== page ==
– Conducting sales calls, presentations or demonstrations for interested potential customers to show how the company’s solution meets their needs or solves their problem,

– Converting prospects into customers by successfully guiding them through the various stages of the sales process (they can be one-time buyers, long-term customers, or both)….

Regardless of what your company’s process looks like, every transaction and every closed sales agreement(whether or not it includes the signing of a formal sales contract) represents a mutual understanding and agreement between buyer and seller:

– What is sold (including quantities),

– the price of the product sold (including any additional costs related to delivery, service fees, taxes or installation fees),

– how the sold product will arrive from the seller to the buyer (including details of pickup or shipping).

From a business development perspective, the more efficient your sales process is and the better you are at responding to, serving and satisfying customers, the faster and more sustainable your business will grow.

Business development versus sales: what are the differences?

Because business development and sales strategies often overlap, understanding where, when and how the two areas differ can be difficult. In fact, there is never a division between “business development and sales,” rather it is a collaborative process.

For example, business development and sales development have a lot in common when it comes to priorities such as:

– Acquiring new customers and increasing sales revenue,

– Establishing customer relationships and improving existing contacts,

– Expanding into (or competing in) untapped sales territories or marketing regions

This distinction can be particularly blurred in smaller companies, where a smaller workforce often means less defined roles and teams.

The easiest way to clarify the key differences between business development and sales is to divide these areas into smaller parts and compare them side by side.

It often covers a wide range of business development plans and projects (including those aimed directly at increasing sales opportunities).It plays a key role as one of the key ways to accelerate the company’s growth.
It focuses on achieving measurable growth over the long term.It focuses on achieving measurable sales results in the short term (i.e., each new sales period).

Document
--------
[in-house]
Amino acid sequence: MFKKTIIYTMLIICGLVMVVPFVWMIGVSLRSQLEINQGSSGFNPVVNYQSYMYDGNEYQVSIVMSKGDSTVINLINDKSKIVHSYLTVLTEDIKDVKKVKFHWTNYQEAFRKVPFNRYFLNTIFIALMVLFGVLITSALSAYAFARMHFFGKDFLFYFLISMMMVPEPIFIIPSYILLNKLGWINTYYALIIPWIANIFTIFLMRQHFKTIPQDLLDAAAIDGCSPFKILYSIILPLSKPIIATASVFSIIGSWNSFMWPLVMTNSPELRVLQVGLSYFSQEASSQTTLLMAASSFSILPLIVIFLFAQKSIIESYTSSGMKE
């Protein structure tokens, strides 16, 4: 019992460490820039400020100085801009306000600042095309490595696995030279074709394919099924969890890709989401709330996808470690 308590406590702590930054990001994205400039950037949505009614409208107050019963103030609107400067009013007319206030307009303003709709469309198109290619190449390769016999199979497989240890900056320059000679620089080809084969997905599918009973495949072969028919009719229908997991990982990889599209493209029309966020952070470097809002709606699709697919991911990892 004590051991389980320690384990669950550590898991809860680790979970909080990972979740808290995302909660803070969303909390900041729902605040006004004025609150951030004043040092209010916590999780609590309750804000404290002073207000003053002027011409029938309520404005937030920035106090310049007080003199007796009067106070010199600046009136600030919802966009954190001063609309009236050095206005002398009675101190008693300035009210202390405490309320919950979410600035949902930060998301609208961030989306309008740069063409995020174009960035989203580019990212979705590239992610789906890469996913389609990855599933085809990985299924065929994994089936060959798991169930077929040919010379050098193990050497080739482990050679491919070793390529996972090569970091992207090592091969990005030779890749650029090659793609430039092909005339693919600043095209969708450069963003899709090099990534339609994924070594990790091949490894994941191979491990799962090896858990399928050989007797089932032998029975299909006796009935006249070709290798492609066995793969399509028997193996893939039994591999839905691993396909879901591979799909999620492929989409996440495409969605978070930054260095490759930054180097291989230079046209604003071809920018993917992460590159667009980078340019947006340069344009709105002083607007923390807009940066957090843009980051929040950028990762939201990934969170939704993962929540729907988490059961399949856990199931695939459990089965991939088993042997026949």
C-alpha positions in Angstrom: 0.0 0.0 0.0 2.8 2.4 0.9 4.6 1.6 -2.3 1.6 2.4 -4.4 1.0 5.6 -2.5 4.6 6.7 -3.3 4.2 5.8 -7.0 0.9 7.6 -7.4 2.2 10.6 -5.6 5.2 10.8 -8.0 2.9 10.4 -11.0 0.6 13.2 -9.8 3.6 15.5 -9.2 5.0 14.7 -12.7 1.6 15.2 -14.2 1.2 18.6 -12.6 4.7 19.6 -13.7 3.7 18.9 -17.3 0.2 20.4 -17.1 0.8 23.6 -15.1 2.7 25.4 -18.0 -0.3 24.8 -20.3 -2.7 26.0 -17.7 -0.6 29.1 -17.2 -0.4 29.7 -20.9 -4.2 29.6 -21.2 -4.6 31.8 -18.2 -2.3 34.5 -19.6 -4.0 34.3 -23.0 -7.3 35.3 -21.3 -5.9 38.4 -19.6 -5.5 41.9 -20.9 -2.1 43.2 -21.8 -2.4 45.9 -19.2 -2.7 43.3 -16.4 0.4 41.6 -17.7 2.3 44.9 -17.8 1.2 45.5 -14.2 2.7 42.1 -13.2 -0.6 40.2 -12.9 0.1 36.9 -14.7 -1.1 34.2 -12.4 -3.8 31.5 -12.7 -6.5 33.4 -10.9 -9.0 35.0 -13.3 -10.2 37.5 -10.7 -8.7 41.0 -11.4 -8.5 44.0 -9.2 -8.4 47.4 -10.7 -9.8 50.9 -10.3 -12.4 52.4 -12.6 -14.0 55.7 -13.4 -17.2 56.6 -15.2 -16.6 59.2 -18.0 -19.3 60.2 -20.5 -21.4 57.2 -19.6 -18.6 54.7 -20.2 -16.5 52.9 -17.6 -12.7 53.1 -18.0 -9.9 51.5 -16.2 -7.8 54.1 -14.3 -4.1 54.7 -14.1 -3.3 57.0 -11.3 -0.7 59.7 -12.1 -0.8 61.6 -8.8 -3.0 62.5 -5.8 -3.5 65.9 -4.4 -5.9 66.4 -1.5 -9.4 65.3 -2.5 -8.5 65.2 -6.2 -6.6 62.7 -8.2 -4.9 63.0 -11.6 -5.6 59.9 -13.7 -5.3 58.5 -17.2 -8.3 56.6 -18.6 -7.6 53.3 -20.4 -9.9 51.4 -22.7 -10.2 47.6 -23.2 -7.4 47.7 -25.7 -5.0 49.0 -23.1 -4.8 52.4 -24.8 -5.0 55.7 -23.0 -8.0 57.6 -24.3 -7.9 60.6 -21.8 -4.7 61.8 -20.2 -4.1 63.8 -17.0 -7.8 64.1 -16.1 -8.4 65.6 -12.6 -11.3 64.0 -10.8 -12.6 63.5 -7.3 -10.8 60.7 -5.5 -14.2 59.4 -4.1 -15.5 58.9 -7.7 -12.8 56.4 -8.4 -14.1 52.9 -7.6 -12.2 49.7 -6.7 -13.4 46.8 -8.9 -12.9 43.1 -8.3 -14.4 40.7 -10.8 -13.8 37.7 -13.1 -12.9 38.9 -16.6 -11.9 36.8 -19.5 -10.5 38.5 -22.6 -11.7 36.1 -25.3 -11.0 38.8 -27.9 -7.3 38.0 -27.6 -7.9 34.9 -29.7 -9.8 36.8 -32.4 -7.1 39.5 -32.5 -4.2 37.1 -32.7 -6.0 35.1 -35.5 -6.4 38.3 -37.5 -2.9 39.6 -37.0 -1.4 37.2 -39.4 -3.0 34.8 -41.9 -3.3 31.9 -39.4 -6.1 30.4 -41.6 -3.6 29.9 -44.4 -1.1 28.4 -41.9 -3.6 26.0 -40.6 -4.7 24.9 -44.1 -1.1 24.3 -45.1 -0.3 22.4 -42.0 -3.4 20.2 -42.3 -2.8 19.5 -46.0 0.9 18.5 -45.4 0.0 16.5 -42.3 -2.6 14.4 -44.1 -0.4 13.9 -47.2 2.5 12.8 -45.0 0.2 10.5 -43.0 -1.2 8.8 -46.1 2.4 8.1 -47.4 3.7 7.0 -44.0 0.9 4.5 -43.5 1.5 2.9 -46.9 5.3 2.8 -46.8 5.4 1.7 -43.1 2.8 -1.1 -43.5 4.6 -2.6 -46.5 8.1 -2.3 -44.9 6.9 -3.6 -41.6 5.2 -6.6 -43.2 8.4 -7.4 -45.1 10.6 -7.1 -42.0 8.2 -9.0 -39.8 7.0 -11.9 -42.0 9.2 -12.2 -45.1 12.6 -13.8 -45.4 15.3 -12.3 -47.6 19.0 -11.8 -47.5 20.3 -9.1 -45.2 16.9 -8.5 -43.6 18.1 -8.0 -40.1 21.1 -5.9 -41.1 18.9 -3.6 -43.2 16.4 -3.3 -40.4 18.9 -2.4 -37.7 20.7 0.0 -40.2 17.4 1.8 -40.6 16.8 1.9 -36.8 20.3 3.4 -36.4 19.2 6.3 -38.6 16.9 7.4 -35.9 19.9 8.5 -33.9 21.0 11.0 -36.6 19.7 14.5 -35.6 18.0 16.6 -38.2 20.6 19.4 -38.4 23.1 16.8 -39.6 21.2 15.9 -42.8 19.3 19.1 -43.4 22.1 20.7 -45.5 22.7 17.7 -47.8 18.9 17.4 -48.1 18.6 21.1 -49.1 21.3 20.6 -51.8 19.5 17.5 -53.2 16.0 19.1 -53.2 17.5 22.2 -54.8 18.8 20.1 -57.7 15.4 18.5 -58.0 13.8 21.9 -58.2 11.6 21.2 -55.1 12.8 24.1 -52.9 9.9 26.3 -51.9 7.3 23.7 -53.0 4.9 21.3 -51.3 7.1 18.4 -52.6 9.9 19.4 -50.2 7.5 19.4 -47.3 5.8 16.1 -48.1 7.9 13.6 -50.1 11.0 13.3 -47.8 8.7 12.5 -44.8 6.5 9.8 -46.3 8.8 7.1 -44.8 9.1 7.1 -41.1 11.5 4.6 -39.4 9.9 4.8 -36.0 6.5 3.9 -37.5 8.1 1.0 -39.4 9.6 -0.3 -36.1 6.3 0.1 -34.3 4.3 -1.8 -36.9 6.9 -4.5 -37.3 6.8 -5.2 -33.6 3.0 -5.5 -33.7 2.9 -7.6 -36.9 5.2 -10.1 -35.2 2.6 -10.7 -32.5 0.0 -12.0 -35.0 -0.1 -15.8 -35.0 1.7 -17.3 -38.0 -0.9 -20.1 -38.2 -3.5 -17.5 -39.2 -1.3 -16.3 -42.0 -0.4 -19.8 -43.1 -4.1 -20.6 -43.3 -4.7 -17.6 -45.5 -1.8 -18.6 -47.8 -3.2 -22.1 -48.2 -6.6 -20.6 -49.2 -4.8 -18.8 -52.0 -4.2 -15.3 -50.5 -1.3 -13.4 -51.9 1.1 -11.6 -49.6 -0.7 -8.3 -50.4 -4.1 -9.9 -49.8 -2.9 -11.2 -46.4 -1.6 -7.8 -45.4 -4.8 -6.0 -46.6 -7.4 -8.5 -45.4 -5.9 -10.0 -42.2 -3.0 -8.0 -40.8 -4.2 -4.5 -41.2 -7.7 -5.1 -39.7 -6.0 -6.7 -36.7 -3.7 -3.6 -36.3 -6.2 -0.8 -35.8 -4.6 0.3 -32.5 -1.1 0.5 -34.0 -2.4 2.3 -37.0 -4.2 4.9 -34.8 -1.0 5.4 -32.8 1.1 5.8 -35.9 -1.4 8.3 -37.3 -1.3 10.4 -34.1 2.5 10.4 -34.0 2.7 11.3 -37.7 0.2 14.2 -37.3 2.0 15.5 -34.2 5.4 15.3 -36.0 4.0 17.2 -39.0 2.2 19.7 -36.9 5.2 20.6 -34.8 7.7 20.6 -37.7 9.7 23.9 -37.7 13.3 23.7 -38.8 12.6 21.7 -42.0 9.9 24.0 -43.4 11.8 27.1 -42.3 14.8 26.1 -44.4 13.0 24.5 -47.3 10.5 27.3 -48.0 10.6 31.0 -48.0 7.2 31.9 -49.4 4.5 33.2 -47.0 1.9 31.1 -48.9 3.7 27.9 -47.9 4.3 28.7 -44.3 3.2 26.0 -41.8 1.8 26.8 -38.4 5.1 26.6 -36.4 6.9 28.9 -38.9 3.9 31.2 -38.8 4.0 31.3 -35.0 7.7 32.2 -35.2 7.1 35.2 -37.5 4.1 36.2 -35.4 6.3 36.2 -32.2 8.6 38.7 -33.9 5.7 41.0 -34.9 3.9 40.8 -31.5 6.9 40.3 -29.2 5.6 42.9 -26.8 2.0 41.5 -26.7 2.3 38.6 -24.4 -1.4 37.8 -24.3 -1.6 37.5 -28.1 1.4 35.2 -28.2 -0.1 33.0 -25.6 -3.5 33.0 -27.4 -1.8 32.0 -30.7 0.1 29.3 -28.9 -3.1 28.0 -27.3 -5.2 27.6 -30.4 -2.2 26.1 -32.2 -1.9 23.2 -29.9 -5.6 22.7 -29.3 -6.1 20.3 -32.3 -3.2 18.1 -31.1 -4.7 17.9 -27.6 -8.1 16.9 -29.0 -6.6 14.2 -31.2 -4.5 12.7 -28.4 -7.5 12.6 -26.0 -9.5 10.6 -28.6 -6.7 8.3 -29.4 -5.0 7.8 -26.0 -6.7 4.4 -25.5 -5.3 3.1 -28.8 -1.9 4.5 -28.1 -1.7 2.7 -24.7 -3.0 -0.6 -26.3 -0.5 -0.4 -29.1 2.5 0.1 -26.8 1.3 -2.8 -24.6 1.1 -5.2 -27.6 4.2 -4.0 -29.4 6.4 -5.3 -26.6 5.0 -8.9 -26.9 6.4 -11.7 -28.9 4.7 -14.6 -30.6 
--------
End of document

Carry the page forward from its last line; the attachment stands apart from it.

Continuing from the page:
Roles, responsibilities and activities often revolve around strategic planning, market development and marketing research.Roles, responsibilities and activities typically revolve around working to understand customer needs, problems and the buying process, and applying sales techniques.
A key goal is to increase revenue for the company as a whole, often through value creation and exploitation.The main goal is to increase sales revenue, often by setting sales quotas, earnings targets and compensation plans.
The main goals are to establish and maintain contact with new and existing customers.The main goals include moving potential customers through the sales funnel and closing sales deals.
In the context of sales, the priority is to generate and transfer qualified leads to salespeople.In terms of business development, the priority is to follow up, convert and build trust with qualified leads.

The differences between sales and business development can be difficult to see in practice when one area overlaps with another in an organization.

However, it is important to understand that if your team or company is growing (or trying to grow), business development should take precedence in the sales process.

The overwhelming majority of companies (89.9% according to Gartner) use two or more sources of contact data to meet their sales development needs.

Once the business development team starts making contacts with the right buyers and passing on more qualified prospects to the sales staff, sales representatives will be able to do their jobs better, closing more sales and deals.